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Gigabyte Z390 Aorus Xtreme Review

Gigabyte Z390 Aorus Xtreme Review

Gigabyte Z390 Aorus Xtreme 1The Gigabyte Z390 Aorus Extreme is one of the most expensive motherboards that you can buy for an Intel Z390 system. It’ll set you back a vast $550 in the US and £500 in the UK – which makes it more expensive than many of the processors, GPUs and other components that you may end up installing into a build. Can it possibly be worth so much? Read our Gigabyte Z390 Aorus Xtreme review to find out.

Gigabyte Z390 Aorus Xtreme Review – Design & Layout

The Gigabyte Z390 Aorus Xtreme has fantastic, eye-catching physical design. It’s certainly more extravagant than its big rival – the MSI MEG Z390 Godlike, which costs a similar $599 in the US and £545 in the UK.

Large heatsinks dominate the board. The rear IO cover is built from layers and sections of metal in different grey tones. Lighter heatsinks cover the VRMs and chokes that surround the LGA 1151 CPU socket.

There’s another large slab of metal covering the southbridge, and more heatsinks emerge from that piece of metal to cover the M.2 slots. Those latter heatsinks have a glossy camouflage pattern. A huge slab of metal on the back of the board adds more cooling.

And, because the Gigabyte is an expensive gaming motherboard that’s been released in 2019, you also get loads of RGB LEDs.

The Aorus logo on the main I/O cover has RGB LEDs, and there is more lighting up the Aorus lettering on the southbridge. The three M.2 covers also have RGB LEDs, and there are more in the cover that protects the audio circuitry.

Gigabyte Z390 Aorus Xtreme 8Those RGB LED locations are all pretty conventional, though. Gigabyte goes one further than this by installing a solid strip of lighting in the metal that covers the back of the board. The lighting extends down the entire right-hand side of the board.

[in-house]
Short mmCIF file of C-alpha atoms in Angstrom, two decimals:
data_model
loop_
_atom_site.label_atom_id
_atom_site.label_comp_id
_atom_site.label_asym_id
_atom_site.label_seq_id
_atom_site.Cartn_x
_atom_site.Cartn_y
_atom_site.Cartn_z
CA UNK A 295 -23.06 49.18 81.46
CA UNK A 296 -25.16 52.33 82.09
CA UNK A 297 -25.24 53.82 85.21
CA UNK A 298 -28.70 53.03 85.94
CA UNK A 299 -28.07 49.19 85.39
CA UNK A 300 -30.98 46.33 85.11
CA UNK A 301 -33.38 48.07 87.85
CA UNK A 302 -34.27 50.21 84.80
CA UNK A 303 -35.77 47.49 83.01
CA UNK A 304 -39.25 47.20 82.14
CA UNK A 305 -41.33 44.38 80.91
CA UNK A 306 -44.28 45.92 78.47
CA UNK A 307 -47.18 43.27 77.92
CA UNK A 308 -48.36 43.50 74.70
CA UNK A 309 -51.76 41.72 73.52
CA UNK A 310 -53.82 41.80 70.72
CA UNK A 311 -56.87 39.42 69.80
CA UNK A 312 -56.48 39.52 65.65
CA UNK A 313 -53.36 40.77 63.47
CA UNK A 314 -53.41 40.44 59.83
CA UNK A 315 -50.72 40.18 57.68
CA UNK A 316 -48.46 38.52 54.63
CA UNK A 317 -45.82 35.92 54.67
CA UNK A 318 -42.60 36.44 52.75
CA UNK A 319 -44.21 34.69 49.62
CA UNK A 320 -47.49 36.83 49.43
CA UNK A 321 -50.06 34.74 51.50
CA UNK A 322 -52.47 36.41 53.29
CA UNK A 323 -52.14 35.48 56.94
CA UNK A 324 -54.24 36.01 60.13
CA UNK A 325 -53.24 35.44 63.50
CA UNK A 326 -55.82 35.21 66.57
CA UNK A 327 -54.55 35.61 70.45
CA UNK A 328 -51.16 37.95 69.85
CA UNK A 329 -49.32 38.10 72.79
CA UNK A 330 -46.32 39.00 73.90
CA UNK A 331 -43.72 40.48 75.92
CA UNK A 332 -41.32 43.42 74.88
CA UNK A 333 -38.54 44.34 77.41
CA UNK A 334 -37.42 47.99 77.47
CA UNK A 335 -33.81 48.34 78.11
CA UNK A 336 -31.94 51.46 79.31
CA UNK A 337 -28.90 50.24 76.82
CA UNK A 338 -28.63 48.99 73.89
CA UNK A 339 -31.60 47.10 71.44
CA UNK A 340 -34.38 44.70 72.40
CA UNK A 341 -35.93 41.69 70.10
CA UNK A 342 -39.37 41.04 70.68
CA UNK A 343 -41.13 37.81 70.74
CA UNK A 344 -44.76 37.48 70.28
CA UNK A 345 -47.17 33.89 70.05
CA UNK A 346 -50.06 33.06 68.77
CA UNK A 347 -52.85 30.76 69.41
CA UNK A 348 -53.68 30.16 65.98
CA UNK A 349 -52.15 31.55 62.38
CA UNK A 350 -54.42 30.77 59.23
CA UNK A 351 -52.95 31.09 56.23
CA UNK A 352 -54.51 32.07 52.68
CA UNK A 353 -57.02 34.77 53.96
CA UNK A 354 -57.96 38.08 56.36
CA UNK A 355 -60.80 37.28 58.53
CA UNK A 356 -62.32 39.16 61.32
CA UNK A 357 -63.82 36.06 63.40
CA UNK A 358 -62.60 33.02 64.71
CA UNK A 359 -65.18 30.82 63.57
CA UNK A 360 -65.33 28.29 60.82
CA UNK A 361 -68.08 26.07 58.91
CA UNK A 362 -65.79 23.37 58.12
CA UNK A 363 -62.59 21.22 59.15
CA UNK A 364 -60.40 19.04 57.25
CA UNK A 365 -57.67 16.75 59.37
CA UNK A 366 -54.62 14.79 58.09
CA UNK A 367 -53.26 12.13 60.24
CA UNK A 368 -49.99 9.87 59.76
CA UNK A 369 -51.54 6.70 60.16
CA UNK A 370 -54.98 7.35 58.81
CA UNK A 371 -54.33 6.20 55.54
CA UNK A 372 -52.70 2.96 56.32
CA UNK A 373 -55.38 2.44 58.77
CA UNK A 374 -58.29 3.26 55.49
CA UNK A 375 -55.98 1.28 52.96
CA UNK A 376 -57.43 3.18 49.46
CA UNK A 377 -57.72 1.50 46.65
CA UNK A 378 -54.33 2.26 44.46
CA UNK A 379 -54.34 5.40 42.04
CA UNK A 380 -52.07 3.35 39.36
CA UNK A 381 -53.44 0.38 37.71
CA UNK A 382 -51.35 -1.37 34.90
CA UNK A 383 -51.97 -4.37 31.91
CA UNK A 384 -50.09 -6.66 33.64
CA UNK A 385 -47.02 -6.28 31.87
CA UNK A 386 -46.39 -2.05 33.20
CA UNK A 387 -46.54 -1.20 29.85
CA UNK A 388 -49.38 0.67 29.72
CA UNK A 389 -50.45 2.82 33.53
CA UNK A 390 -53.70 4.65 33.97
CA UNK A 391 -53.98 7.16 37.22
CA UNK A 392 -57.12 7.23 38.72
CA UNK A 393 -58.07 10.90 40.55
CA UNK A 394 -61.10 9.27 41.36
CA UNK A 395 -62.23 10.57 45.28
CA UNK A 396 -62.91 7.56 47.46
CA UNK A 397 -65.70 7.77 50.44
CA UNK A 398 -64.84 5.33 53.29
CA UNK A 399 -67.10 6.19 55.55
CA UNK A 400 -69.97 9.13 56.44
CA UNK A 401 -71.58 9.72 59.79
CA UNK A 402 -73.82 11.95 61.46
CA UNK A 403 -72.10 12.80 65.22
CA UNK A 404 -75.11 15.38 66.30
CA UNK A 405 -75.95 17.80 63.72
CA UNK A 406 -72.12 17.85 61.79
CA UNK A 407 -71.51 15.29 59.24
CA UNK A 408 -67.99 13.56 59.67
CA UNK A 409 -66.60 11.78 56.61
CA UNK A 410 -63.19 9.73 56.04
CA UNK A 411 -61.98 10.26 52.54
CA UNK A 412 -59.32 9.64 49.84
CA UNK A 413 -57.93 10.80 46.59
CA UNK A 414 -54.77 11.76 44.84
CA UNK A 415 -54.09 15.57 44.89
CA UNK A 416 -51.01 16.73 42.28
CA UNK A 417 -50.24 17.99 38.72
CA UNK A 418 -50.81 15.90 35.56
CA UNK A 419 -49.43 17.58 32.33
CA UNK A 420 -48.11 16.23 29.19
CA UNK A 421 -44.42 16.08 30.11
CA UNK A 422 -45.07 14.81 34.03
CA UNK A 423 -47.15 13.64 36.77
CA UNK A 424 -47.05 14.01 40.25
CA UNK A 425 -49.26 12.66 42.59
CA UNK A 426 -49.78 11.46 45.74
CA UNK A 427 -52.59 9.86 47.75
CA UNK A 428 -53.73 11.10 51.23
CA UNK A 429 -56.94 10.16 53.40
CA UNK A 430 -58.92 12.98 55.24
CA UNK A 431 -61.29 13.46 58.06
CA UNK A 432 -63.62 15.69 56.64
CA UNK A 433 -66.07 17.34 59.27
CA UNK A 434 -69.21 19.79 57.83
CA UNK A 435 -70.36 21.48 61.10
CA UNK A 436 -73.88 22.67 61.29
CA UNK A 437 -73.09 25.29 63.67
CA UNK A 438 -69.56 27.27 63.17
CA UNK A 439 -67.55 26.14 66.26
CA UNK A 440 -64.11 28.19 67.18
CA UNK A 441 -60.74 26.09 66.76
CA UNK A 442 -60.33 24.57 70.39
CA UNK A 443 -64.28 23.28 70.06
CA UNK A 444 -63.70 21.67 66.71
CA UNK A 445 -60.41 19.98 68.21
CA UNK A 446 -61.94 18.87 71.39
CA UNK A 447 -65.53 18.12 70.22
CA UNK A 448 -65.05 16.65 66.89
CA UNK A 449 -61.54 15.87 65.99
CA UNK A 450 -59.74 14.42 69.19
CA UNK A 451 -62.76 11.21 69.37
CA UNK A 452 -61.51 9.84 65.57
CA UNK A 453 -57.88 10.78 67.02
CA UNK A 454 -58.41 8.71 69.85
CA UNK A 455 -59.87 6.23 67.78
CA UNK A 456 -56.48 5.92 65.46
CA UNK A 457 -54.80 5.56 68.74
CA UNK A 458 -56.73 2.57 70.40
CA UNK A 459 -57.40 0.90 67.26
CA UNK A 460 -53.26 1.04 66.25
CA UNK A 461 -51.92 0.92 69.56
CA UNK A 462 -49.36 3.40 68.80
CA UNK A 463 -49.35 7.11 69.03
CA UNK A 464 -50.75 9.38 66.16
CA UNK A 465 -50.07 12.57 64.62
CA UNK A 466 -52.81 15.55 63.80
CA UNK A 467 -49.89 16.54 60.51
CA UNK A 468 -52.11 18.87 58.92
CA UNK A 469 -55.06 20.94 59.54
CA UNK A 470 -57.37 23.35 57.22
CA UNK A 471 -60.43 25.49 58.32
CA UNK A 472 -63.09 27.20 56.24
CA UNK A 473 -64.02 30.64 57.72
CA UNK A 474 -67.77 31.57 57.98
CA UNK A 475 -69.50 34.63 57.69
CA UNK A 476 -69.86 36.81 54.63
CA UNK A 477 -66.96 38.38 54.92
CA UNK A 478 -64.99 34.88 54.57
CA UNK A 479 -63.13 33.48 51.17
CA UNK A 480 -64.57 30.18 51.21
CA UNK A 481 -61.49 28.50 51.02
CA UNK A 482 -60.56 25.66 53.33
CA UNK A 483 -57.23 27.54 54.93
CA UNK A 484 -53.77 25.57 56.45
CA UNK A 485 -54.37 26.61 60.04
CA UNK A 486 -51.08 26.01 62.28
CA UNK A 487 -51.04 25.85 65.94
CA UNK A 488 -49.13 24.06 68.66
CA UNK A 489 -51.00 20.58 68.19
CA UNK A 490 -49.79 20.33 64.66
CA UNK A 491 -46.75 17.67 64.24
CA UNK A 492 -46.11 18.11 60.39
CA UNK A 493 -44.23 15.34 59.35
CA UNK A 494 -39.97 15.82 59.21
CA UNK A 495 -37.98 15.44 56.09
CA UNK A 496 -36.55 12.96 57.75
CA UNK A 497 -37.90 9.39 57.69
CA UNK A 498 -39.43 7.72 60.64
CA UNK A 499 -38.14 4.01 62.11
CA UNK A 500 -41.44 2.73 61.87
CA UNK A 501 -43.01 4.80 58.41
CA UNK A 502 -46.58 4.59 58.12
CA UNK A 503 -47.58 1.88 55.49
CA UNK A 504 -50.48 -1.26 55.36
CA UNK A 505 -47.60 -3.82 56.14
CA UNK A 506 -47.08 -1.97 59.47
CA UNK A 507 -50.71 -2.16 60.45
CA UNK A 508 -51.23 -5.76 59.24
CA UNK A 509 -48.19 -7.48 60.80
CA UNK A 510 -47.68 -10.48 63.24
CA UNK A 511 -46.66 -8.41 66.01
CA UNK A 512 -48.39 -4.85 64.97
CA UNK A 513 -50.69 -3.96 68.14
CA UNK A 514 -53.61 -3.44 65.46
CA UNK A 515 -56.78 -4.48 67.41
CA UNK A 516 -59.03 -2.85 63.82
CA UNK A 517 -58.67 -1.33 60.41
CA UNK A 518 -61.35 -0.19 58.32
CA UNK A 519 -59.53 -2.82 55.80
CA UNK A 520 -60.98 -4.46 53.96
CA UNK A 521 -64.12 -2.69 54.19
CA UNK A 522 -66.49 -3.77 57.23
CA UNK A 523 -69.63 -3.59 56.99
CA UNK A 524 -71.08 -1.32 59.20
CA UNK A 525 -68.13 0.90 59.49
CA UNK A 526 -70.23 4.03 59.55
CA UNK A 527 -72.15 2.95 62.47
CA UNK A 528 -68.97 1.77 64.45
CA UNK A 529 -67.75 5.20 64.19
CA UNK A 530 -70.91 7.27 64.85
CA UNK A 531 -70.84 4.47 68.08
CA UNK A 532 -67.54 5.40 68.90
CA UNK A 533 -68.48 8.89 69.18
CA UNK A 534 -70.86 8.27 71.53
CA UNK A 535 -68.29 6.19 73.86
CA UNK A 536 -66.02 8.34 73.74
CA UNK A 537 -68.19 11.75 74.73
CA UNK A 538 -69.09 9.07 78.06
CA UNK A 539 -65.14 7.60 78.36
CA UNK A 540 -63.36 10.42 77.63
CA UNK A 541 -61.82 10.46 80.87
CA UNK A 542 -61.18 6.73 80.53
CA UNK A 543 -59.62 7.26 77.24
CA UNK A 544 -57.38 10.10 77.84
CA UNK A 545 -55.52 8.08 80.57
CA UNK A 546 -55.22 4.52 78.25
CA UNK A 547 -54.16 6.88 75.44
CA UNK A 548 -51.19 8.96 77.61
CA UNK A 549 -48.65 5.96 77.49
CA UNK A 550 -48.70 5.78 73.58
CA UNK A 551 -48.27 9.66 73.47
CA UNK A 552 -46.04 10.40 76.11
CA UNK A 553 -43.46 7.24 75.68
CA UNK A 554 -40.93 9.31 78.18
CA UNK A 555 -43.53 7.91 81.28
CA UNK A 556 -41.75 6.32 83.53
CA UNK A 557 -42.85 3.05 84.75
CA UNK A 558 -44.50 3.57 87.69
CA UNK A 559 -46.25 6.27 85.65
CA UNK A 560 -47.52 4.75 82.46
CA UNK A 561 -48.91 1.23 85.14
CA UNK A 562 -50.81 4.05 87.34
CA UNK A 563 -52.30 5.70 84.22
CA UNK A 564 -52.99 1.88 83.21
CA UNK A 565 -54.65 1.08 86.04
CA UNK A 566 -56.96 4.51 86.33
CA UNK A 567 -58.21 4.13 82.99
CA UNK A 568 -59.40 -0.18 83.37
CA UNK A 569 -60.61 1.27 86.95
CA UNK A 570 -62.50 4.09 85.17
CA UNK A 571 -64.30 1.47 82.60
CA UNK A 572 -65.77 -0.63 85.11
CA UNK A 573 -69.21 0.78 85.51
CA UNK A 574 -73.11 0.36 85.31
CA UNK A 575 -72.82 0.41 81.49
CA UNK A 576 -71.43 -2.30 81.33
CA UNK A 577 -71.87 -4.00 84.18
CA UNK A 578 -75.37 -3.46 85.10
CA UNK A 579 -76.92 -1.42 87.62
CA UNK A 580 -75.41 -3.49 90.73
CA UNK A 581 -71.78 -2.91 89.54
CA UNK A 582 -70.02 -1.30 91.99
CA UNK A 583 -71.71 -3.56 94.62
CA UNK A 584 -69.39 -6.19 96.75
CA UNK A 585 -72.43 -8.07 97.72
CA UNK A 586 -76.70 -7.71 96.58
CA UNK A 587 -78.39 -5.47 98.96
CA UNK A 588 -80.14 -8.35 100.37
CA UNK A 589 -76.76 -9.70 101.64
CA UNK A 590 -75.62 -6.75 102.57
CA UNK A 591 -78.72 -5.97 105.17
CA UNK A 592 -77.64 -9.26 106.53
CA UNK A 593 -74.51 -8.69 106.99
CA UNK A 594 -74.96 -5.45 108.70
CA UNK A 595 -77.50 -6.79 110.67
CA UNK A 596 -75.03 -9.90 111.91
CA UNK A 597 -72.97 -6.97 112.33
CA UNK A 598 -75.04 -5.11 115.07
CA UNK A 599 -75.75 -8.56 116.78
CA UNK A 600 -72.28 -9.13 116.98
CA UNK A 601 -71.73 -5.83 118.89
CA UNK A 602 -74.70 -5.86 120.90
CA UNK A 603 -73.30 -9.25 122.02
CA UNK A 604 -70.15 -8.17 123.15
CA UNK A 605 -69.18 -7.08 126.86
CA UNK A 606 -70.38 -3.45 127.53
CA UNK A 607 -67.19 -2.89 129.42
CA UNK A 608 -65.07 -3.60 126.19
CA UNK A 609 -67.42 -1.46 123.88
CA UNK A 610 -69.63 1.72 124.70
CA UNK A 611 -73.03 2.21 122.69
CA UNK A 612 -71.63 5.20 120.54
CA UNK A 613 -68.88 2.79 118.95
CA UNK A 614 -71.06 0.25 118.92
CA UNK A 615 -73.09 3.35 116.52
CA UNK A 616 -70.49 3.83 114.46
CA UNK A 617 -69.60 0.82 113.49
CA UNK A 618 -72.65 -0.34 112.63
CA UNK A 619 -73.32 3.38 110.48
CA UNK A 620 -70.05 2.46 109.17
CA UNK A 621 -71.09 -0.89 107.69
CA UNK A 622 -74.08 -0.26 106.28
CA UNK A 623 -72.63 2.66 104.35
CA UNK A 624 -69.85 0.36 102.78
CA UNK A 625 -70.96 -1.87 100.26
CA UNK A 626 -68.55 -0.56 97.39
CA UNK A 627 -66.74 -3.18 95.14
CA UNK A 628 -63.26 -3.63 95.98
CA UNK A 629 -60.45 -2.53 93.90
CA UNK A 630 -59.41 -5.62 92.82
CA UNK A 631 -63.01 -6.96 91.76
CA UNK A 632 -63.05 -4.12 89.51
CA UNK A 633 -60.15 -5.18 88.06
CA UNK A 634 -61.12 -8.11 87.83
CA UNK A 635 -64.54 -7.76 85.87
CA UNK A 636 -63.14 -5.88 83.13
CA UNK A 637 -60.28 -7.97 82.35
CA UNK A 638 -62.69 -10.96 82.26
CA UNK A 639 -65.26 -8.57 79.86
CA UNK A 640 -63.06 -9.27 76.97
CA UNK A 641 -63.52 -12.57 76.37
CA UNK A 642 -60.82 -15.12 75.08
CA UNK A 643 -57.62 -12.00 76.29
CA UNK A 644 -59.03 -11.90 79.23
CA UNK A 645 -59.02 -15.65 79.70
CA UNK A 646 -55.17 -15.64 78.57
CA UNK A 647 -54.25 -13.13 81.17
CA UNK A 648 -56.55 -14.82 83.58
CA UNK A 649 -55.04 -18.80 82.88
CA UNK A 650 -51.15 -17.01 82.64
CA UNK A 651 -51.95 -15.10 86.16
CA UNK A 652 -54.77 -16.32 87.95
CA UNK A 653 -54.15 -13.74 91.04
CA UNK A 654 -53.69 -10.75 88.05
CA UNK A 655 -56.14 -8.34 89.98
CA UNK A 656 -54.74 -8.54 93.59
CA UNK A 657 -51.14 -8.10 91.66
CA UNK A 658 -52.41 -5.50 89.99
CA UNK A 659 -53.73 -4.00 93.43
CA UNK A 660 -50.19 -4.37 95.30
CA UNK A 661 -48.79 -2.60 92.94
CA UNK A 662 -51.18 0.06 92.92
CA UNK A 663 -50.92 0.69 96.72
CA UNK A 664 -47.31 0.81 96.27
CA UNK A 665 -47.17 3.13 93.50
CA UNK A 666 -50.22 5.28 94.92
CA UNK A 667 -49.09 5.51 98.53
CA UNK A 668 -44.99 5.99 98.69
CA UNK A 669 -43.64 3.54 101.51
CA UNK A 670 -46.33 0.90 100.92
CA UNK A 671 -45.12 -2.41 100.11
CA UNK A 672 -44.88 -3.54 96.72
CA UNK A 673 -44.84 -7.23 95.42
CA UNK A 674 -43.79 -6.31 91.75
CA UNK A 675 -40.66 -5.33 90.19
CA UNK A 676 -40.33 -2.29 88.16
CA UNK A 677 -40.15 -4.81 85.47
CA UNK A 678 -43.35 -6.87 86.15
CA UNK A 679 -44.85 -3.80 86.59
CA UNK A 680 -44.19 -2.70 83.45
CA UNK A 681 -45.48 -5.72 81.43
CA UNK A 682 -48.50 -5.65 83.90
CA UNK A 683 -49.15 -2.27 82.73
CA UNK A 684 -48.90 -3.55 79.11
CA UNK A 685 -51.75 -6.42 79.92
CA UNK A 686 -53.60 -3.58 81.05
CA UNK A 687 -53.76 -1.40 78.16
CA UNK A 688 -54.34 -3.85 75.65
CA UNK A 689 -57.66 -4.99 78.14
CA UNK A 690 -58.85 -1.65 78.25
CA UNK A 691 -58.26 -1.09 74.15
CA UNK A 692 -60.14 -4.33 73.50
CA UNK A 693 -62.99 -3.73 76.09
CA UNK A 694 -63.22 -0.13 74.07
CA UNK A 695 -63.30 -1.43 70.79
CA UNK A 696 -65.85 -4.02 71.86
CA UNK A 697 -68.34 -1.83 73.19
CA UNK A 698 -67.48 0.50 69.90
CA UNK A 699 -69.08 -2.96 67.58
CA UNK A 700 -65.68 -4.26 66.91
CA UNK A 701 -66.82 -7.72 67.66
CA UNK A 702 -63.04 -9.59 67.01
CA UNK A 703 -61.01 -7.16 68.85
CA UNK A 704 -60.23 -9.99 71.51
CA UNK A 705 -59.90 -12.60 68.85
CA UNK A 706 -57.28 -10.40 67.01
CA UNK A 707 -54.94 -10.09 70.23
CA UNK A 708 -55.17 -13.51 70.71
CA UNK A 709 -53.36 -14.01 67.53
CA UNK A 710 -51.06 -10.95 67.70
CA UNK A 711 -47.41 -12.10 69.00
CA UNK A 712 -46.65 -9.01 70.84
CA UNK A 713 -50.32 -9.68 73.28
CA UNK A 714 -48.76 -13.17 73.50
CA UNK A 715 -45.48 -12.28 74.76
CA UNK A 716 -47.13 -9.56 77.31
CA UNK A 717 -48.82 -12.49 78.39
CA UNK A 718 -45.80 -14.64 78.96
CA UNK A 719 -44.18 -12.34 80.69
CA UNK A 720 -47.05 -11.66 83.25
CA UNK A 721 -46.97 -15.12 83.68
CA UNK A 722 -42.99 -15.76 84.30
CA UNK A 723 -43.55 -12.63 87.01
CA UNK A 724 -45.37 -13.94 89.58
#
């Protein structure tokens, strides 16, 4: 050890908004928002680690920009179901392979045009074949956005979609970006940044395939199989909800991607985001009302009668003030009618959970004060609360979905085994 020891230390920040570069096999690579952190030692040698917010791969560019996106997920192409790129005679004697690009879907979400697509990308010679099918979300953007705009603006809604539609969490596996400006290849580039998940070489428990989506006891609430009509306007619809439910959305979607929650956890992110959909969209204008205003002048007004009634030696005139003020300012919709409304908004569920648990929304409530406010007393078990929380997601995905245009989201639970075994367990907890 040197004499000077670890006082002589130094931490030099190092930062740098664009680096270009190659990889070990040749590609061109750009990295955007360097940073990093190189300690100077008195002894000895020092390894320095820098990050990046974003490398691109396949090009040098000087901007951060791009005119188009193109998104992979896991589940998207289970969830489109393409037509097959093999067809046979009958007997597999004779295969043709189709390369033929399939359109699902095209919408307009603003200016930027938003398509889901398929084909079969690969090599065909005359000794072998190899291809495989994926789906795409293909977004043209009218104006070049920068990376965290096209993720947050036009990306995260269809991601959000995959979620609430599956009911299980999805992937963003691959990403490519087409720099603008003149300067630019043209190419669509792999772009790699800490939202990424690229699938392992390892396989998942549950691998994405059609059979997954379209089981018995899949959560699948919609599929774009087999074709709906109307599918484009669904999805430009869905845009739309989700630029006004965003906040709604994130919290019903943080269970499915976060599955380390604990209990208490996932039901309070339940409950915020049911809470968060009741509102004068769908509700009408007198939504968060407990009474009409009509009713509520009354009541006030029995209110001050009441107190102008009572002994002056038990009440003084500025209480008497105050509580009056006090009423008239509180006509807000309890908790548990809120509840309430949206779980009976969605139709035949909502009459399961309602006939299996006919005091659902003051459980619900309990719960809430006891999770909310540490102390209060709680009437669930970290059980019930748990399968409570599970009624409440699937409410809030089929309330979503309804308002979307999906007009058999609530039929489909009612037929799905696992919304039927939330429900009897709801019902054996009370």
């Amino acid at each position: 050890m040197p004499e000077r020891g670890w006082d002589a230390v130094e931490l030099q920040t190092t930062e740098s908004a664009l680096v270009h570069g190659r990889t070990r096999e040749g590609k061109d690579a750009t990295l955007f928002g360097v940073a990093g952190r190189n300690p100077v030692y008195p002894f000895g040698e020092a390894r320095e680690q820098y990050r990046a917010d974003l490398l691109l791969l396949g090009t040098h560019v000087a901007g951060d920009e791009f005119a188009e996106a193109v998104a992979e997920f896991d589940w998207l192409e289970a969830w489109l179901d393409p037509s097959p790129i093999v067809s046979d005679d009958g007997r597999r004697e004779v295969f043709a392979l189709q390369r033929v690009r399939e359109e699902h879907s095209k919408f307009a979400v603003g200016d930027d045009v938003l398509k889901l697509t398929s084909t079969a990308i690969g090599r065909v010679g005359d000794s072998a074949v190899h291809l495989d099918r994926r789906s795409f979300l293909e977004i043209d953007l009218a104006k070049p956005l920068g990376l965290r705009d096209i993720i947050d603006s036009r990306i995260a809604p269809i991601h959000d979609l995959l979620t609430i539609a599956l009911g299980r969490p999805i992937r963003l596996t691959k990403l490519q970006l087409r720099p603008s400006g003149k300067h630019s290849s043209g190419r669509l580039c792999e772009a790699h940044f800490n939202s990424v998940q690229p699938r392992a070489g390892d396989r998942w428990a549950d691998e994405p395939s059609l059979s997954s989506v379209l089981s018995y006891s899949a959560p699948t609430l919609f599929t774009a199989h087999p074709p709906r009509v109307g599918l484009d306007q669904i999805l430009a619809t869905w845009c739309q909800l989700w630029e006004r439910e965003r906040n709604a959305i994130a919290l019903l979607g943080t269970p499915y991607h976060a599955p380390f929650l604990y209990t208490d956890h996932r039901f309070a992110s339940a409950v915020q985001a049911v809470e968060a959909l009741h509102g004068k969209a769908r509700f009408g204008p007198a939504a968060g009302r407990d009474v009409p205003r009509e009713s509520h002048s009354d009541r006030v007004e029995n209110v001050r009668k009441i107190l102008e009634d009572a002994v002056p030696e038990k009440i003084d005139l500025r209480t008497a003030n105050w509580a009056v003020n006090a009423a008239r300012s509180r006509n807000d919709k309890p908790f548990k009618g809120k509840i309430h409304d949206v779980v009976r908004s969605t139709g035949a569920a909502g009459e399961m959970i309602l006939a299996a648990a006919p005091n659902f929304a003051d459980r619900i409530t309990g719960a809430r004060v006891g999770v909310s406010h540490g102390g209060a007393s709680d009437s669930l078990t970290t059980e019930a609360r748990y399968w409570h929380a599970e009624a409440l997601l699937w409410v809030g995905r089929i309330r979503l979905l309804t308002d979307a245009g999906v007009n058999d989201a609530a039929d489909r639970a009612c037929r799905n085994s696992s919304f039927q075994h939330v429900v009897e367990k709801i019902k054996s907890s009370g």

There are four connectors on the board for installing extra lighting strips. There’s also more hardware for lighting, which we’ll cover later.

Elsewhere, the Aorus has a decent layout. The bottom row of the board has a POST display, bios switches and loads of connectors. The top-right corner has the power button, OC switch and a couple of other buttons. You also get a six-pin power connector to deliver extra PCI power and four LEDs that indicate component status during booting.

Handily, all of the ports and connectors on the right-hand side of the board are installed perpendicular to the PCB.

The two eight-pin CPU power connectors are tucked awkwardly beneath a heatsink and next to a fan connector that’s tricky to reach. The bottom row of the board is a tad too busy as well.

Also bear in mind that the Gigabyte isn’t just heavy due to its huge heatsinks and rear metal panel – it’s physically very wide, too. The Aorus is 270mm wide, which makes it girthier than most ATX motherboards. Make certain that it’ll fit inside your case before you buy.

For what it’s worth, MSI’s competing board is virtually the same size, so the Gigabyte isn’t the only ATX board that will need a huge case.